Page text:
What happens when a neutron star collapses?

04 May 2008



What happens when a neutron star collapses and what happens when a black hole collapses?


A normal star is a big ball of gas, its gravity is pulling it together, trying to make it collapse. It's actually held up because it's really, really hot. In the same way that, when a gas is hot it expands, the star's temperature allows it to expand and stay fairly big. 

But when the star gets really old it can explode: what leads to this is that, eventually, it will have burned most of its fuel and it cools down a bit. It starts to collapse under its own gravity. Stars which are massive enough then start to crush the protons and electrons to form neutrons. These form a huge star-sized atomic nucleus, basically just neutrons, known as a neutron star.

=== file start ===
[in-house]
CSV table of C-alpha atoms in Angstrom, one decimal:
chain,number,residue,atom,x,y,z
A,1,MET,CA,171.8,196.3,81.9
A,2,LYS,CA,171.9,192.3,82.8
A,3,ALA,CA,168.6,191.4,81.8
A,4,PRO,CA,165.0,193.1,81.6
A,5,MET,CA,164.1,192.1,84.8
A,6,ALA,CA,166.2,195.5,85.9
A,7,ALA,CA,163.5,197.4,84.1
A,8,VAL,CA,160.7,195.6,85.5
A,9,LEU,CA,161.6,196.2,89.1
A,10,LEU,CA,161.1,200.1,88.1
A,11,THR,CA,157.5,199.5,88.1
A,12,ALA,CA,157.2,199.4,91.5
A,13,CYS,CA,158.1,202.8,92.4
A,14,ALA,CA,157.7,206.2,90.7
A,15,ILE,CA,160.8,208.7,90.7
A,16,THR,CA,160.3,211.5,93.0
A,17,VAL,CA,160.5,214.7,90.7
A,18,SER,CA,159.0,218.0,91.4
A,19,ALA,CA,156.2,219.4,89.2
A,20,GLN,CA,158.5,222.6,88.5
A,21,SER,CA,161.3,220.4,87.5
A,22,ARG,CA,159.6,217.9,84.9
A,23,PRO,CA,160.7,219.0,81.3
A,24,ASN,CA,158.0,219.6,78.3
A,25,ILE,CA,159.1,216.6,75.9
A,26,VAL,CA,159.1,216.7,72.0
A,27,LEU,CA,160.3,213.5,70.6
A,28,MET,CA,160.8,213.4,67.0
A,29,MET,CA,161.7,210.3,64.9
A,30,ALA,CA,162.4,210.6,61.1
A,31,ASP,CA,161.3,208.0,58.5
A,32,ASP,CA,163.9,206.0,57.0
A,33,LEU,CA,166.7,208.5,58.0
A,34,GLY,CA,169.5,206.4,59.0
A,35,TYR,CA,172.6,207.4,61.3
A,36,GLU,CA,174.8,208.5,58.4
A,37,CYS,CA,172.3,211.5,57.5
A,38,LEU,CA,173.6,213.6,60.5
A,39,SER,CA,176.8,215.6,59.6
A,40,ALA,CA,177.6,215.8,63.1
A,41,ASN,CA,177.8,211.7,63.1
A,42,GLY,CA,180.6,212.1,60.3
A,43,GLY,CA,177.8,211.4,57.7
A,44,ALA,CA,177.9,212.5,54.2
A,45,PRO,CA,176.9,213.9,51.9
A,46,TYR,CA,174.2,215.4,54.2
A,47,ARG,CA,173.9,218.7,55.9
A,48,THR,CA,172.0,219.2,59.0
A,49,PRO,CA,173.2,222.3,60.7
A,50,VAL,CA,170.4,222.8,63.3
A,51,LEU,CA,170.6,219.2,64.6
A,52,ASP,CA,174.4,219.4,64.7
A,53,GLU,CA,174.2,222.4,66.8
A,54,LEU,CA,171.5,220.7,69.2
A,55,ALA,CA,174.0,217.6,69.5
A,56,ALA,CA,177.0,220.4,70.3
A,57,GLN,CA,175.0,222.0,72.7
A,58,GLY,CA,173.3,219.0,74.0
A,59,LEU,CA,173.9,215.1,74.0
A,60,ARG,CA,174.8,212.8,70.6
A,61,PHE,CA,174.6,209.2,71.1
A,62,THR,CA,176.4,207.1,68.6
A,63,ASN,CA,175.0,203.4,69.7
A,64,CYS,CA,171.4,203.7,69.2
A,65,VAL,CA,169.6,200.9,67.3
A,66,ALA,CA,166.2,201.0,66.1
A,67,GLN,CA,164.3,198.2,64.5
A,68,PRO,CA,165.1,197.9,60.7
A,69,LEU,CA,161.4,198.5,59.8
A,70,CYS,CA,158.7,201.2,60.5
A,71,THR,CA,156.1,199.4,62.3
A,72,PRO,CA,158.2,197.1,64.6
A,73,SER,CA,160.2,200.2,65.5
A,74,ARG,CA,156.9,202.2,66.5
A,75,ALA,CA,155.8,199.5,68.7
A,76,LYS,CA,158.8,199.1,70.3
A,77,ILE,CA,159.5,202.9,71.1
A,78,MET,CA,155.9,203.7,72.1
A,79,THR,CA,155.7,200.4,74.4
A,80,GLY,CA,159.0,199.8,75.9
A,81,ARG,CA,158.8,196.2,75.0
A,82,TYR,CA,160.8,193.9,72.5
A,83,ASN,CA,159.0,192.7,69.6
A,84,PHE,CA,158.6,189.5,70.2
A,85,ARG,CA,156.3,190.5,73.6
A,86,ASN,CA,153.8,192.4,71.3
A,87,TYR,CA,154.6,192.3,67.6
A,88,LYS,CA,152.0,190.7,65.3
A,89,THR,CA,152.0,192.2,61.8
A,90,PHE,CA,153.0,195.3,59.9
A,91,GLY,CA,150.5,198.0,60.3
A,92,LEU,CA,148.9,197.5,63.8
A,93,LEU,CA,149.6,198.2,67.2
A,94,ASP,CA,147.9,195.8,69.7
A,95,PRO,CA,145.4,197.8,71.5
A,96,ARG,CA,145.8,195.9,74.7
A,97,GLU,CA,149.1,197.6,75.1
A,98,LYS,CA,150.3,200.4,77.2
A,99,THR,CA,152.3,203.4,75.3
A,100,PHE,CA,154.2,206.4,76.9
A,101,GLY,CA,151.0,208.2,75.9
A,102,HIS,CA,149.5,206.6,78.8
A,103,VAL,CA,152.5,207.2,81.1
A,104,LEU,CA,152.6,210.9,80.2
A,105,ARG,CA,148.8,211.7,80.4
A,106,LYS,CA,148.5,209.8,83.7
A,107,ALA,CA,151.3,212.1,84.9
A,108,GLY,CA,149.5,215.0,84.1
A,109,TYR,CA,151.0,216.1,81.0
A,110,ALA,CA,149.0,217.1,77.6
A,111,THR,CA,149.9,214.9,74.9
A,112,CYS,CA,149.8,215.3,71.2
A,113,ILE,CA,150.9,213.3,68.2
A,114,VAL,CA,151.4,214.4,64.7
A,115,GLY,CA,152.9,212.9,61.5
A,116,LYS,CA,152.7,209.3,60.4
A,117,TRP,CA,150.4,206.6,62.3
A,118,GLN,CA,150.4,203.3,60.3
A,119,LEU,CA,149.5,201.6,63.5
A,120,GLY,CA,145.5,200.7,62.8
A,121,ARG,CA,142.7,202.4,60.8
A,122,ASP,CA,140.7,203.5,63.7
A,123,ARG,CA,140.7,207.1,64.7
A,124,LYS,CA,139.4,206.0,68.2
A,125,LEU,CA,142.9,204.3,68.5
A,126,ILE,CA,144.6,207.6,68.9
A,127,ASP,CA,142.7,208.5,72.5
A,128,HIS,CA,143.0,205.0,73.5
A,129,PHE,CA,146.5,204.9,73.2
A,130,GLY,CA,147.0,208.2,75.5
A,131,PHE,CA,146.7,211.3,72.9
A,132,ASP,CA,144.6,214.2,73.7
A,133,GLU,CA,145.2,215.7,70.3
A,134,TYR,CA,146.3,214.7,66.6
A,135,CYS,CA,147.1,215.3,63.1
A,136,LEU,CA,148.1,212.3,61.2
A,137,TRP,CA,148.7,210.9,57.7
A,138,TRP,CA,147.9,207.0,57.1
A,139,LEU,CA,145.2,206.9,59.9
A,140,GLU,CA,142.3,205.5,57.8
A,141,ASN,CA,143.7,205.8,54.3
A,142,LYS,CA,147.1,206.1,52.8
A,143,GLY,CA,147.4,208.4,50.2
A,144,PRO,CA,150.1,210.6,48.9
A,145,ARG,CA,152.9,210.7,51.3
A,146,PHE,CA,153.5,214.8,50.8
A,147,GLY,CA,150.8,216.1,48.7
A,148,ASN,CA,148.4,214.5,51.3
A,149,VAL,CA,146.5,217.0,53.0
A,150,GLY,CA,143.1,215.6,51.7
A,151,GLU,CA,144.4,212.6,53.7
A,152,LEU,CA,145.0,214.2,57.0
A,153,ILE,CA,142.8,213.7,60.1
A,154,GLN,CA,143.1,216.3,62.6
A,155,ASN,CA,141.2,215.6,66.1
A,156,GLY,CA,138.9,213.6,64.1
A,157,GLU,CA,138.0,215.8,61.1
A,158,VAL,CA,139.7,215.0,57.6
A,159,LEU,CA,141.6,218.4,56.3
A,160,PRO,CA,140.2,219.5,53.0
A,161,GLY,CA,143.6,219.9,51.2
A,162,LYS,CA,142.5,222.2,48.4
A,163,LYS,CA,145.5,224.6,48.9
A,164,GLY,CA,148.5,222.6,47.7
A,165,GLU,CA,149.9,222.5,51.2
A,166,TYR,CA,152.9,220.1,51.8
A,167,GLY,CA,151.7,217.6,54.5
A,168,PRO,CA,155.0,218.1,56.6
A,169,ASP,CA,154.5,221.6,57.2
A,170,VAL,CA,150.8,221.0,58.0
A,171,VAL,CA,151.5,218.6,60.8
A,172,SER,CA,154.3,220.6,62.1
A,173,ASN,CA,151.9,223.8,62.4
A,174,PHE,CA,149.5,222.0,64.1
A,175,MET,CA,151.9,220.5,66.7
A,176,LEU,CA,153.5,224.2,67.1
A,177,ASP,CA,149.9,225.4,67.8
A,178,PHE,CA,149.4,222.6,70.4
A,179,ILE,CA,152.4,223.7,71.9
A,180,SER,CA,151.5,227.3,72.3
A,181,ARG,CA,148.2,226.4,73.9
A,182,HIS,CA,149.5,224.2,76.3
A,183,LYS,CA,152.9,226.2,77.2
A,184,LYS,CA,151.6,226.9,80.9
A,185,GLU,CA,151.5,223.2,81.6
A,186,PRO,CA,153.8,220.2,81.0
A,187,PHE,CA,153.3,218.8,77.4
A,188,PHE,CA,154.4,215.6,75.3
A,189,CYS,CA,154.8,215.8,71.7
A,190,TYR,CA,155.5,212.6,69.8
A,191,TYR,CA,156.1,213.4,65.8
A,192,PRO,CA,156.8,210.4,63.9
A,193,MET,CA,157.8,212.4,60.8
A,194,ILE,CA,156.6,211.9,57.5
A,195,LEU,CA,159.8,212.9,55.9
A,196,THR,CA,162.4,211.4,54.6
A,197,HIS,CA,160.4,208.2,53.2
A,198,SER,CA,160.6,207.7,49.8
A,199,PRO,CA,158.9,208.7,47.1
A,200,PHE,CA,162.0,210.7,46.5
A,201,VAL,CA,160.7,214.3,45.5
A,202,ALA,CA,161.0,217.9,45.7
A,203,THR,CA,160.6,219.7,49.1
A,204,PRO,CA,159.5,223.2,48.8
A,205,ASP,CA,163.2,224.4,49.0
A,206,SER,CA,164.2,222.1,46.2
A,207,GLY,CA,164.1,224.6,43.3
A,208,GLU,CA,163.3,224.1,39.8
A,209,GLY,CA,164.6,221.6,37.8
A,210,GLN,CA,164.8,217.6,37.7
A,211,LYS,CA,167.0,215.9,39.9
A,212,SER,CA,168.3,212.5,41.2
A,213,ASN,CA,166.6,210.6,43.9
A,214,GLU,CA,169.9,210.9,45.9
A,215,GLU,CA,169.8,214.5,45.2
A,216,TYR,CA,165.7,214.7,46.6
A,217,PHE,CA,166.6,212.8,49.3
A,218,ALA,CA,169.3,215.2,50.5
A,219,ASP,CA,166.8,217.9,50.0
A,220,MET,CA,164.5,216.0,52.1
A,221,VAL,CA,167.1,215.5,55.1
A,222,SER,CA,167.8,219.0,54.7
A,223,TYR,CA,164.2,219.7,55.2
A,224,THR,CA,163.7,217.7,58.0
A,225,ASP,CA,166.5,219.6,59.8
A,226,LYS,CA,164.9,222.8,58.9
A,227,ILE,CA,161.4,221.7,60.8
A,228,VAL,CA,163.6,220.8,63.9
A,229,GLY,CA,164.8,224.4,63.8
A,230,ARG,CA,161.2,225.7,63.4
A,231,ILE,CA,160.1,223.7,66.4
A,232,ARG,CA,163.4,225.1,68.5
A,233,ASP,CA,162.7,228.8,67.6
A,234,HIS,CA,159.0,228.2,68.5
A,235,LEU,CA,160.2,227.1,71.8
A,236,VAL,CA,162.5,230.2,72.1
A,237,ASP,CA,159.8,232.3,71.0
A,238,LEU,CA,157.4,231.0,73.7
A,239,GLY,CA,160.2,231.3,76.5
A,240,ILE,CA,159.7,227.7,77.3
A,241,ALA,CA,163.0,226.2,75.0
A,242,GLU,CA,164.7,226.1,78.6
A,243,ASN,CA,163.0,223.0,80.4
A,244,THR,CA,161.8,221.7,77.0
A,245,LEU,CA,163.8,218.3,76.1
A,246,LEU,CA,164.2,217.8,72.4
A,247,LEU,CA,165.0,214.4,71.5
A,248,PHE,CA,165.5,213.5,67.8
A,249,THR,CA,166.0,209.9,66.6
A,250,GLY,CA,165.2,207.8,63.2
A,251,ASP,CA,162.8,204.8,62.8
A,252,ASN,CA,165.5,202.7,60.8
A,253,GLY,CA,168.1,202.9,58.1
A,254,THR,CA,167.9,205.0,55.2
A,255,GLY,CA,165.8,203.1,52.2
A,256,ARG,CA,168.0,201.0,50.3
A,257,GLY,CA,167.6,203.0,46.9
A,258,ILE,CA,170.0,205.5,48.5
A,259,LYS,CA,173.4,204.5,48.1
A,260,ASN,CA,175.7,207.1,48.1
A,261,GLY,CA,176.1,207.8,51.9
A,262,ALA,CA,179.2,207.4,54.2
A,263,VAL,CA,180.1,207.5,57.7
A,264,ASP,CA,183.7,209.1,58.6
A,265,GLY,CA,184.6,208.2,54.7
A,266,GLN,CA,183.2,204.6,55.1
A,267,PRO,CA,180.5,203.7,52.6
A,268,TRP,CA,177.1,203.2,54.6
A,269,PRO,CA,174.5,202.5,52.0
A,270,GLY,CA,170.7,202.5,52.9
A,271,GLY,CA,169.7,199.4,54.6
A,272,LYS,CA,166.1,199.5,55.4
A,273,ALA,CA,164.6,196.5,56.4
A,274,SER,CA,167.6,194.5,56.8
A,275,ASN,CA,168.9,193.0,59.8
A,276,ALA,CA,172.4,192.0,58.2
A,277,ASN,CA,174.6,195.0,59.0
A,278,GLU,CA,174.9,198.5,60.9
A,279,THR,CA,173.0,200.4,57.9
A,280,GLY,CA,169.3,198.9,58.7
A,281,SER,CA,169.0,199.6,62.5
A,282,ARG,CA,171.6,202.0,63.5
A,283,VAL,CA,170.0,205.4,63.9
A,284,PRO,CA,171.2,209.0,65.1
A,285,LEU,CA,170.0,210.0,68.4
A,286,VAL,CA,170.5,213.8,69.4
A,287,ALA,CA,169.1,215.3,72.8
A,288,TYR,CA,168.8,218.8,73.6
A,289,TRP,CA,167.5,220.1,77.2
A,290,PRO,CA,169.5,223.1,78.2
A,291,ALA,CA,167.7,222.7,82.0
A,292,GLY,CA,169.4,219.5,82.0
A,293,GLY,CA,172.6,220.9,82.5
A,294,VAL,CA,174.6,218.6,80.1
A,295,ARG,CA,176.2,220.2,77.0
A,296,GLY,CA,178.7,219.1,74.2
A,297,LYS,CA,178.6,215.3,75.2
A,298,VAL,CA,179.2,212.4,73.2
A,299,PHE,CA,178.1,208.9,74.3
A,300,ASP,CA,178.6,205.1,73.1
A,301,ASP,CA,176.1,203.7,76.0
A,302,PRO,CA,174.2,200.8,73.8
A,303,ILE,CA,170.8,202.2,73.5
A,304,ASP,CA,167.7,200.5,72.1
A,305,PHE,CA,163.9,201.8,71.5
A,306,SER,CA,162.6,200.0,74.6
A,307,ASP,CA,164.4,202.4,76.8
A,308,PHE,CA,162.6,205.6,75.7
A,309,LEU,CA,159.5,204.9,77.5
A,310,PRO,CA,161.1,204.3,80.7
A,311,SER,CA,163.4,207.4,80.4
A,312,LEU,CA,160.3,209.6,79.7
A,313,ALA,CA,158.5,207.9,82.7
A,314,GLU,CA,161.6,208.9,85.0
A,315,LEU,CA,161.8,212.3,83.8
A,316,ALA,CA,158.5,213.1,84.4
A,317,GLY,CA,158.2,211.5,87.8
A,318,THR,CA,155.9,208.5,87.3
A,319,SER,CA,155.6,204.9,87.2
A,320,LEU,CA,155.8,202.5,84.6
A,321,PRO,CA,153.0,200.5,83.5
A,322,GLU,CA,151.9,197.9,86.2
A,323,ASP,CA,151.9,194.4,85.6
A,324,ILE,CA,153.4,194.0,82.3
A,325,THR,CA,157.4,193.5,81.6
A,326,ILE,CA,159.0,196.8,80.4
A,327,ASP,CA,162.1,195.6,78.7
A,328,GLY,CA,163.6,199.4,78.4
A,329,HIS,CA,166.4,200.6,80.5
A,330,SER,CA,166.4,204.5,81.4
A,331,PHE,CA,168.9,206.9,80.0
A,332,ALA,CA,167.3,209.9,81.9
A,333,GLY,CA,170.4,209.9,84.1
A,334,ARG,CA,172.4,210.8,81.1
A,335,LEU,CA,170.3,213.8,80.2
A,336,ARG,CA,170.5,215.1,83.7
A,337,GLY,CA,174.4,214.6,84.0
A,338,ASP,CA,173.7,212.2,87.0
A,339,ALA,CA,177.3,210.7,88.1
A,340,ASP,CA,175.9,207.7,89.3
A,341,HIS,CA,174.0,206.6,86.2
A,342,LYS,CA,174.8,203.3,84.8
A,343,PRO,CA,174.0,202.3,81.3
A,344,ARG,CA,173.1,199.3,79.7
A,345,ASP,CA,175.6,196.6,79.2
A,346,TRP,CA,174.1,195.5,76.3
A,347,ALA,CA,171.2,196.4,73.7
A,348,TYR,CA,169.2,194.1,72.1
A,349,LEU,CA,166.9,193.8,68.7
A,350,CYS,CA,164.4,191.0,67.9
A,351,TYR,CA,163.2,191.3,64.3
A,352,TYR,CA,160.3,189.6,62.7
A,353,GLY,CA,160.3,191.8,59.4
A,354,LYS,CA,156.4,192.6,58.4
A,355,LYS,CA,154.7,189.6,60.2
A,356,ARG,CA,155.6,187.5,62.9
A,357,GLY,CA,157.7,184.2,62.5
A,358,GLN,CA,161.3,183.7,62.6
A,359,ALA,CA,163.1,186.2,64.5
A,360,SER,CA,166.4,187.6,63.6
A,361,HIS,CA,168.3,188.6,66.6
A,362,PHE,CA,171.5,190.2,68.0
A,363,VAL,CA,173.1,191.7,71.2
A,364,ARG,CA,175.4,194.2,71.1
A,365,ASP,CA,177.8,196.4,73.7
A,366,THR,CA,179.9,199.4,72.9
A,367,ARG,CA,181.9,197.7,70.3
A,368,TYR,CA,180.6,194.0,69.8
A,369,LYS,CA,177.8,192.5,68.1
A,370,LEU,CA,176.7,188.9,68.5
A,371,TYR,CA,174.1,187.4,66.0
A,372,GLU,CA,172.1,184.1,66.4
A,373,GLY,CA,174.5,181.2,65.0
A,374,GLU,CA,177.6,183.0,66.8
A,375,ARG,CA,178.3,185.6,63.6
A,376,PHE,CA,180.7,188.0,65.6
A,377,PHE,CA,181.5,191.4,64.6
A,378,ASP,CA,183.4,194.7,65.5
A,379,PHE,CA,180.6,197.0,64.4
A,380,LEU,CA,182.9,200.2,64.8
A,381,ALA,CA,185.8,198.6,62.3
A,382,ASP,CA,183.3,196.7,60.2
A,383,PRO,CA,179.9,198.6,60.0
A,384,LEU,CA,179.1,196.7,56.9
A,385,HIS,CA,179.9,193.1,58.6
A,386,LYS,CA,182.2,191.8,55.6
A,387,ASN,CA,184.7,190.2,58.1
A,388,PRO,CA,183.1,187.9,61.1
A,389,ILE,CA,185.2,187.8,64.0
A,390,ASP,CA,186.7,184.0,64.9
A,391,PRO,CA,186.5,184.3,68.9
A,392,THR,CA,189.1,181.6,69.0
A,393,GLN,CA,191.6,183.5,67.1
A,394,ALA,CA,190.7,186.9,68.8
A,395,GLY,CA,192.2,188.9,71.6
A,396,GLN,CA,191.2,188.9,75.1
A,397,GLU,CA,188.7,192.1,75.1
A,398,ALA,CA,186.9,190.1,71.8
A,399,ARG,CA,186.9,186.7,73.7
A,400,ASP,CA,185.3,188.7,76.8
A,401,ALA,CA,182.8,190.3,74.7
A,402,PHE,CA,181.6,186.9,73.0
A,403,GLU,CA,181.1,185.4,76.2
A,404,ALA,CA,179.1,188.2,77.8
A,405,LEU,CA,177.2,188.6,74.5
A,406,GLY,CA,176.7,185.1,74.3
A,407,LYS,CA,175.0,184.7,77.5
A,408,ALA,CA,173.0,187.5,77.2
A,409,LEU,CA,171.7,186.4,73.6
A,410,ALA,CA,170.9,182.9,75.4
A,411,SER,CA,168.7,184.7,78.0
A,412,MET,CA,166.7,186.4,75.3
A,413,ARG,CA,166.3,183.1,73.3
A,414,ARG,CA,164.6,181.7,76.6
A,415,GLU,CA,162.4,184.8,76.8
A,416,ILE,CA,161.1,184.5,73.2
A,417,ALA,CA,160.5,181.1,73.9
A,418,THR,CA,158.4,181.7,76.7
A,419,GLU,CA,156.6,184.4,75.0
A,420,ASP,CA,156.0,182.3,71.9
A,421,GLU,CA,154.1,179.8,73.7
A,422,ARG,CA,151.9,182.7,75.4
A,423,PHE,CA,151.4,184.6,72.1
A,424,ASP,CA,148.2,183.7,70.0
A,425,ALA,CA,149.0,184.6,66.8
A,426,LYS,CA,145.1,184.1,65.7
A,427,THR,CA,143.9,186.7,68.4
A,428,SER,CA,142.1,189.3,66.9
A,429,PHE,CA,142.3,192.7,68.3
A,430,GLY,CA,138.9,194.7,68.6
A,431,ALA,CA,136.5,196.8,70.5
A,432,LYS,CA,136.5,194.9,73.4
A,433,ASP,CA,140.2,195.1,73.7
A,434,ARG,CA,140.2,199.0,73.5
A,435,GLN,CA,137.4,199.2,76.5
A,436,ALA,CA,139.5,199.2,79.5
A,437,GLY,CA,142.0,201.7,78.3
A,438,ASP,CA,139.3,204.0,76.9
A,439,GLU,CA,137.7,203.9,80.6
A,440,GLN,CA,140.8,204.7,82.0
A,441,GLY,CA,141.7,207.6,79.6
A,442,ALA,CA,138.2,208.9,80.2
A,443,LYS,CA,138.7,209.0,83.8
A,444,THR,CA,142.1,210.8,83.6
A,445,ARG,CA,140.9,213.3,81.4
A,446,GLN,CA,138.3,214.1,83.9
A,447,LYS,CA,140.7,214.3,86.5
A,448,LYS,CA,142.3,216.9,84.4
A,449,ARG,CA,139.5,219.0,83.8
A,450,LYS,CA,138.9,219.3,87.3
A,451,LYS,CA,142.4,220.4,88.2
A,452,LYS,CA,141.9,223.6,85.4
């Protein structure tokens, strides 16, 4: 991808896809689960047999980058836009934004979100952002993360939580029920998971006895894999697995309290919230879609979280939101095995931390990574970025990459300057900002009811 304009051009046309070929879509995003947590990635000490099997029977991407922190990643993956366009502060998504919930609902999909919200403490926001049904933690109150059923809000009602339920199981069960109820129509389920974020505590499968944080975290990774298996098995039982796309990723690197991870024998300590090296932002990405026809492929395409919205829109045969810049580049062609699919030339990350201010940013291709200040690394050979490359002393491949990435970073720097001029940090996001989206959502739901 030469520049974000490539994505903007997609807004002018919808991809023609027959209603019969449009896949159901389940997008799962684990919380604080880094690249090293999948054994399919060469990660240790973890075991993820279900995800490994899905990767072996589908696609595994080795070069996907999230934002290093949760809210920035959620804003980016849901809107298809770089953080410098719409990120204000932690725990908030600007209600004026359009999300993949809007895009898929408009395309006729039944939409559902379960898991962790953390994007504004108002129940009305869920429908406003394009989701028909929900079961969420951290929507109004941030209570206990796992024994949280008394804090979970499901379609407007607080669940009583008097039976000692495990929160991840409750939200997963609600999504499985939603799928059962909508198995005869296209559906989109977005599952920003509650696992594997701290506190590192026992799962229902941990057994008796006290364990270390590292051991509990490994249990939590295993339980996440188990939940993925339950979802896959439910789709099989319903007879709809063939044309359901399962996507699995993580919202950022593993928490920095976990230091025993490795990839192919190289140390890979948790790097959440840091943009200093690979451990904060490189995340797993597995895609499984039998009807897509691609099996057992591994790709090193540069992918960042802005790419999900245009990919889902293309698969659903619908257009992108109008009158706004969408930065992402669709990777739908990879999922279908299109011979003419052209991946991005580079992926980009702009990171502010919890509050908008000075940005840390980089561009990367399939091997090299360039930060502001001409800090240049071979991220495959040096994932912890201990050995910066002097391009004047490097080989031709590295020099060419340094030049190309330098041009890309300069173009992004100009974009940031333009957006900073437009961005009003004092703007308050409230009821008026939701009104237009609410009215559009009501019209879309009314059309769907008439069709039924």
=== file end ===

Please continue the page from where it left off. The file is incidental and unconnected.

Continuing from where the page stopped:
A normal star can collapse into a neutron star. If a neutron star slowly gathered more and more mass then it could collapse again whereby the neutrons couldn't support themselves. It would start to get crushed together and it would get so heavy and dense that it would turn into a black hole.

A black hole is where you get so much mass in one place it distorts space so much that even light can't escape; this will happen whatever the internal structure of the black hole.

We don't know anything about the internals of black holes, and in fact they won't affect anyone outside the black hole, so as far as we can tell a black hole is as far as anything can collapse.


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